His first volley of words slammed into a wall of silence. Don Claudio took a breath and struggled on.

“On behalf of all our neighbours, let me be the first to say that you are entirely welcome here,” he said, carelessly taking liberties to which he had no right.

“Arturo Cordova.” The accent was Castilian, the handshake reluctant.

“Well, Señor Cordova, I’m sure you will enjoy it here. We property owners meet once a month to discuss our common concerns. Next month it is our turn, my brother’s and mine, to host the gathering. It will be an excellent opportunity for you to be introduced.”

Don Claudio heard his own voice, a notch higher and a pace faster than usual. He was aware of pattering on and on in the face of the man’s silence, but couldn’t seem to stop himself. The stranger’s perfect detachment rattled him.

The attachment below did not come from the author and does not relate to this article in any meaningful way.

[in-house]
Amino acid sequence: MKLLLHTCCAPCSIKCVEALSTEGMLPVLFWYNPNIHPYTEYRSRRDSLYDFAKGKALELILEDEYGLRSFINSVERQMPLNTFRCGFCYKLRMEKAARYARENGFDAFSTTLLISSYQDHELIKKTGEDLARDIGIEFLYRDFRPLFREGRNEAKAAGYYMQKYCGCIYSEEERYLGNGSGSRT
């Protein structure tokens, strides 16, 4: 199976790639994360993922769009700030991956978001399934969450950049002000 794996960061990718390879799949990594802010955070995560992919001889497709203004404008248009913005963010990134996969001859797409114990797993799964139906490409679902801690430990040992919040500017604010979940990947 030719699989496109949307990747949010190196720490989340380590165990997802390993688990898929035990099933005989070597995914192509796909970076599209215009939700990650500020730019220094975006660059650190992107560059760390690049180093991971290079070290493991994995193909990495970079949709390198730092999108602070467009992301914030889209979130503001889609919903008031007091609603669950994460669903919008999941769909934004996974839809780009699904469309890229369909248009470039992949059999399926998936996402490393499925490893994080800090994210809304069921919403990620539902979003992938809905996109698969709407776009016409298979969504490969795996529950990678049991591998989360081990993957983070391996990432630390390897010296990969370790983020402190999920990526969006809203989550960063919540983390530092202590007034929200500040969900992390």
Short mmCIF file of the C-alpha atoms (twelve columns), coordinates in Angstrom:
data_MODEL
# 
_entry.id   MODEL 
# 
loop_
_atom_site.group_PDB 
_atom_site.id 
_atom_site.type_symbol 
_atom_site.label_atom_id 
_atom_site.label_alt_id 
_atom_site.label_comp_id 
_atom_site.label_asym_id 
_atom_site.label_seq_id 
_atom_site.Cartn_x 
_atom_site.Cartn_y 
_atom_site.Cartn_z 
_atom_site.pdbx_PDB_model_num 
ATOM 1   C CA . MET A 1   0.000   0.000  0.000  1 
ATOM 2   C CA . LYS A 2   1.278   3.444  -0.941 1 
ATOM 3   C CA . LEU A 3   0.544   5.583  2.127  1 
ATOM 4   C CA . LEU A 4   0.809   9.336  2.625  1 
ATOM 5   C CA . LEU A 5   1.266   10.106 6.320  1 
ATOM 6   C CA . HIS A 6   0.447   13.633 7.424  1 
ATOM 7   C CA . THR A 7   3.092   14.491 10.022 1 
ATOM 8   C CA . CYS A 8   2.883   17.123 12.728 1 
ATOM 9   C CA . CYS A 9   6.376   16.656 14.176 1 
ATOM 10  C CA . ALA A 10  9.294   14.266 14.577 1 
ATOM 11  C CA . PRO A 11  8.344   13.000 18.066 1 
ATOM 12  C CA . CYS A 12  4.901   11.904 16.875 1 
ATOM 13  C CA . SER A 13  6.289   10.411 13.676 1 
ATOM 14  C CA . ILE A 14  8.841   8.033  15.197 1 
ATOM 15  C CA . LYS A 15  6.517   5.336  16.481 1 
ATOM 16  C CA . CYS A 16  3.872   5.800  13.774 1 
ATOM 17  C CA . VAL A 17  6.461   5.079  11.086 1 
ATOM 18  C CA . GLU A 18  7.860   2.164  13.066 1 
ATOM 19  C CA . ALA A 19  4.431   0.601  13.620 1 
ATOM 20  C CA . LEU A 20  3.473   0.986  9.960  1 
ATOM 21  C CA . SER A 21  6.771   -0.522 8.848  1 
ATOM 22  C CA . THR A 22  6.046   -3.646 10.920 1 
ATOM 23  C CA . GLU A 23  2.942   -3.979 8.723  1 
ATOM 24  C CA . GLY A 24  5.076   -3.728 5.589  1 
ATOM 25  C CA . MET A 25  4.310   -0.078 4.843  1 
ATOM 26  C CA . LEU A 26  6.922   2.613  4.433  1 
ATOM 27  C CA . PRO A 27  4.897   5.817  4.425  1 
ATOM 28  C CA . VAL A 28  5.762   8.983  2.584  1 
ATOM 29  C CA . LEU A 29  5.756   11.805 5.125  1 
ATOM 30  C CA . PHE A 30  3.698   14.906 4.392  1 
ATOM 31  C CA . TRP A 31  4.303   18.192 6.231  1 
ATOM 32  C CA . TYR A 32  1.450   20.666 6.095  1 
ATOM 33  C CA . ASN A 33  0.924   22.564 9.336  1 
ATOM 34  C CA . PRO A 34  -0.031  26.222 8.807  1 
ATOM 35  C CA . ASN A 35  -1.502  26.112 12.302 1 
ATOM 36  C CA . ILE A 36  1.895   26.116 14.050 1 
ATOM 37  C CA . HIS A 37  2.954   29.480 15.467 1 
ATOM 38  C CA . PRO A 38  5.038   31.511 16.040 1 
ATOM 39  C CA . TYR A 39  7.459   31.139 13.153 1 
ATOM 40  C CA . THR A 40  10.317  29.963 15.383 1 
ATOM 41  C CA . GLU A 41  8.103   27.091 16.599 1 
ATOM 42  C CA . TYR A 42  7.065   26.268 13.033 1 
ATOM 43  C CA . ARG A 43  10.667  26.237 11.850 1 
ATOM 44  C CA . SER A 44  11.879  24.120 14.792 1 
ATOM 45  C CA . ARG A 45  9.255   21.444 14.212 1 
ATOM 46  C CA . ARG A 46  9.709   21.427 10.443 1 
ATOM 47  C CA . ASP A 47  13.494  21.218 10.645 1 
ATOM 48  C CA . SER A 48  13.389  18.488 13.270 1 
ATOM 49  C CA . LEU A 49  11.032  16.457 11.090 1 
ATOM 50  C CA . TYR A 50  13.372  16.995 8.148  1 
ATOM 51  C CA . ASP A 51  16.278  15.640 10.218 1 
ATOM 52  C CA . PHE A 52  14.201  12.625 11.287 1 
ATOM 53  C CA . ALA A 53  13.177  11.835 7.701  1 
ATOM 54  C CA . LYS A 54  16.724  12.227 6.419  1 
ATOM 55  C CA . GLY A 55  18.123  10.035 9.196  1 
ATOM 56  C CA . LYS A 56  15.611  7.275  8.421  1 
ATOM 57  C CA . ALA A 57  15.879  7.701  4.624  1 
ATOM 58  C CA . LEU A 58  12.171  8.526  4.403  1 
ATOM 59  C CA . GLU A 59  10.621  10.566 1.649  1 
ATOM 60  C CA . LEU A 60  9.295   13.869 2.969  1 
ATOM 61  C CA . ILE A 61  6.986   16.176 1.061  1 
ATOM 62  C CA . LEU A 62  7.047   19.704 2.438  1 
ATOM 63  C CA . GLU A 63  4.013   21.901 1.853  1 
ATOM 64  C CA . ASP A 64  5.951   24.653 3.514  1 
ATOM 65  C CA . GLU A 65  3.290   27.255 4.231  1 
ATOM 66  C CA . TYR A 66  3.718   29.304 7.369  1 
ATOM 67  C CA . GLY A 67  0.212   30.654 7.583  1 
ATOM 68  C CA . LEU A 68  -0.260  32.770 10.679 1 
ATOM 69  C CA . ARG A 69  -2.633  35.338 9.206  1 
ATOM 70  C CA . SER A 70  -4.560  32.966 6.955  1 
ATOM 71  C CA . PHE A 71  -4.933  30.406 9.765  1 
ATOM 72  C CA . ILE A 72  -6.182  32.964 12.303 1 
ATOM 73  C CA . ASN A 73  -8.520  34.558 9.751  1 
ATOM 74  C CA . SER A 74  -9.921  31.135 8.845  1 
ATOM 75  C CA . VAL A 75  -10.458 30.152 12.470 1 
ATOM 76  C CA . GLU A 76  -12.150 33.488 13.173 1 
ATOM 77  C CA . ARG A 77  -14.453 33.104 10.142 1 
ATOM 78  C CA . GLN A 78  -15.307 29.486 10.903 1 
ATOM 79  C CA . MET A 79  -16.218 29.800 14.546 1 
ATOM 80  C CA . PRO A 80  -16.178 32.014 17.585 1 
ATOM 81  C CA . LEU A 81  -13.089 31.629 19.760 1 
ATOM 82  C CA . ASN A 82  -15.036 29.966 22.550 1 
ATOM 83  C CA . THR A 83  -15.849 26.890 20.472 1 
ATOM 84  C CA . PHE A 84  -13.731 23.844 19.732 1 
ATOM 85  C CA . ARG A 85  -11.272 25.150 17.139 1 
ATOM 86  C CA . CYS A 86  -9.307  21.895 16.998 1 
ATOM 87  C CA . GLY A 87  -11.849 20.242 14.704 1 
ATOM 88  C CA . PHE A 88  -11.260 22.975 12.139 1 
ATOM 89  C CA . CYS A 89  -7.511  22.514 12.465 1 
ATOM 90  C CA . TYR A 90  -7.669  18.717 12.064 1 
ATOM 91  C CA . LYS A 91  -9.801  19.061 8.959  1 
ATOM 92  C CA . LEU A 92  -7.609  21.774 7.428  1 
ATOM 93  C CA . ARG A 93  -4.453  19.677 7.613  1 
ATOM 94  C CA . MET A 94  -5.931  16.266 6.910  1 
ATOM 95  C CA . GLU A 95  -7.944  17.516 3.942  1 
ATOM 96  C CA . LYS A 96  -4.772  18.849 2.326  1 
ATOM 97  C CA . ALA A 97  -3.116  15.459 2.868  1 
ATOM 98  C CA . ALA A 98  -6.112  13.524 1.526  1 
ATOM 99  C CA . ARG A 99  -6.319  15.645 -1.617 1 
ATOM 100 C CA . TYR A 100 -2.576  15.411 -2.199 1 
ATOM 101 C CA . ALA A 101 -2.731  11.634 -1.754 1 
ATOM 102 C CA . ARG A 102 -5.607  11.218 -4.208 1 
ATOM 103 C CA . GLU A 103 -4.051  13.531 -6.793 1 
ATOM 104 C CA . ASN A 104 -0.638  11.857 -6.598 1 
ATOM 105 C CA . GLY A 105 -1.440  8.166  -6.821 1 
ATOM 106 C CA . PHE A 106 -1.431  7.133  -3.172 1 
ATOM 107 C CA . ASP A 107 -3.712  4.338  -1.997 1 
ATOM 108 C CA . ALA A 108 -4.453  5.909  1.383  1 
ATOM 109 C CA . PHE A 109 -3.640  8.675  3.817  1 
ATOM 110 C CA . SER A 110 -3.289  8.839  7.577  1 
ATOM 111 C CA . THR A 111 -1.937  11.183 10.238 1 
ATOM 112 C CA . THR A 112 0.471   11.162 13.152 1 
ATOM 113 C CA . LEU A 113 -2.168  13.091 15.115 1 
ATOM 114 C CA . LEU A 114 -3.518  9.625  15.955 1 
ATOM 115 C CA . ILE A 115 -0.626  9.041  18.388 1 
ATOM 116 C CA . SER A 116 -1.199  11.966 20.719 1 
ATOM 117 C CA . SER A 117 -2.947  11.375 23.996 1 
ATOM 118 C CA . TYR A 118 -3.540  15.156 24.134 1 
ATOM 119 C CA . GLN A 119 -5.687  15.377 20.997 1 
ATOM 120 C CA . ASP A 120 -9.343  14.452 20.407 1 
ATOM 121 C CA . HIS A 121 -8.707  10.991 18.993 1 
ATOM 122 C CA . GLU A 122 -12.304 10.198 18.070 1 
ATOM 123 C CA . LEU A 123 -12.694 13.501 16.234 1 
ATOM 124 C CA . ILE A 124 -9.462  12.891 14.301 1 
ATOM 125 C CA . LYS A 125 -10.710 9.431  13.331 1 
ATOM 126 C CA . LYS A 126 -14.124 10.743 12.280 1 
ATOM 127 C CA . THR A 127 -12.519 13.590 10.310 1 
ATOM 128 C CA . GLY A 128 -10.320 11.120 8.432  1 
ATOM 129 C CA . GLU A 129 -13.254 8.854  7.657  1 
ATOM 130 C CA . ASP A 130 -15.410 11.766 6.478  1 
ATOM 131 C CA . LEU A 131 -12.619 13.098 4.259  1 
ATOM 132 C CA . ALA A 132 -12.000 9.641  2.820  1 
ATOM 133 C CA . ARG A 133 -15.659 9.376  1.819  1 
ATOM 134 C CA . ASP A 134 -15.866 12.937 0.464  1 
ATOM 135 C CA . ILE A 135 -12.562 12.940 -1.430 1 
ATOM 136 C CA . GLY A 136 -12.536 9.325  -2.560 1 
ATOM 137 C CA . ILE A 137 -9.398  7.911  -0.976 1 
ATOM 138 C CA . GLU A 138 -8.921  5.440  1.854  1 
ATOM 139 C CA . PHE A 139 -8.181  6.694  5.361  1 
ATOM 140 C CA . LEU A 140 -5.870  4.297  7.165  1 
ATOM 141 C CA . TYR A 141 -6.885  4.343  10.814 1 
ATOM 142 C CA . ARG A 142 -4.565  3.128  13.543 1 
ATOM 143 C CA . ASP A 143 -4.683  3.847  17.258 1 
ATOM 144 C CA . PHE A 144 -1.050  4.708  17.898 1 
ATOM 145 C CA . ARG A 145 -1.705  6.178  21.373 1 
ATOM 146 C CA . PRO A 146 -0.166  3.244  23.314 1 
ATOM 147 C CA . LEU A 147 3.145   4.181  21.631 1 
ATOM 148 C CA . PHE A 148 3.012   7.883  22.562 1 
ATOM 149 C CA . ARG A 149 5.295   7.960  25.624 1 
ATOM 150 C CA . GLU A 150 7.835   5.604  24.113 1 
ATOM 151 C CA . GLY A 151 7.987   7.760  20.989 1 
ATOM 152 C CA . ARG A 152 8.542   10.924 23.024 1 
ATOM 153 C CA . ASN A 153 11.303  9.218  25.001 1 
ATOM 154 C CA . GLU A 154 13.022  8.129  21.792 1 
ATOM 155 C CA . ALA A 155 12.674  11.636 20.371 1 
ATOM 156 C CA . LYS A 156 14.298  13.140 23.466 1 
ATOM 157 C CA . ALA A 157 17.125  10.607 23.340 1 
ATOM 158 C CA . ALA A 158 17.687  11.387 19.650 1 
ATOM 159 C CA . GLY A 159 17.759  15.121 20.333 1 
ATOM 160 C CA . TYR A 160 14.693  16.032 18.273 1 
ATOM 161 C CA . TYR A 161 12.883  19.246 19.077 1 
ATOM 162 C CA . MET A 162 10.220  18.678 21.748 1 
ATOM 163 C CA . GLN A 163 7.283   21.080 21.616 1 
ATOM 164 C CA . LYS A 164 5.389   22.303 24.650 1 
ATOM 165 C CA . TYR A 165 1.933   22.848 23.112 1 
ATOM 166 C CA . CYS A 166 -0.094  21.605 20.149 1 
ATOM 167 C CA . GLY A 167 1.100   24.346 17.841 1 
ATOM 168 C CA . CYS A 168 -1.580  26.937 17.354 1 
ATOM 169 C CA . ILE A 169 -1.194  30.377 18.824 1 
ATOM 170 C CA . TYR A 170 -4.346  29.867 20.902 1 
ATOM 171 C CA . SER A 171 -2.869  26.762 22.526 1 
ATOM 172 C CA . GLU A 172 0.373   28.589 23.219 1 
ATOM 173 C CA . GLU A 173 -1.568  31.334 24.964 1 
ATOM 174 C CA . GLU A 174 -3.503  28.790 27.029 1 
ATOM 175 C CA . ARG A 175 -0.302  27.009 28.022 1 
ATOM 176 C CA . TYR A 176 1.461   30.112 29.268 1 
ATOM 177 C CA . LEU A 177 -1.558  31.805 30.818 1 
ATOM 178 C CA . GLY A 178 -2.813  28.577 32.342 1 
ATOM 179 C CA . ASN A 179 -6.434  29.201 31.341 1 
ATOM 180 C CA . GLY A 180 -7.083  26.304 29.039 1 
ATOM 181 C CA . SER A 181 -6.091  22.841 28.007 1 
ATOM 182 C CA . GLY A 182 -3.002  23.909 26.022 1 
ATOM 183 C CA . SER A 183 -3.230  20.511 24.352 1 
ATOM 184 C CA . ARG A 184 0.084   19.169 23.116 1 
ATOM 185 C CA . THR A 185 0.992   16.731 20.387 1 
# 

A tug on his trouser leg interrupted the flow of words. Looking down, he saw the black head of a child. The baby was about three, her skin a much darker hue that that of her father. Dark, heavy brows were drawn together in a single line.

“Magda,” the child said, thumping emphatically on her chest. Two chubby legs were planted wide apart on the brick step, taking ownership of the property. Her other hand waved a toy windmill as if it were a flag. Don Claudio, who loved children, was charmed and amused at the sight of this small, sturdy conquistadora.

Don Arturo was also looking at the child, his face a mixture of shock and unease. An absurd thought came to Don Claudio: this was the look that any Colombian might give to the sight of a Zulu warrior standing on his front stoop.

Don Claudio jumped as the man’s voice rang out: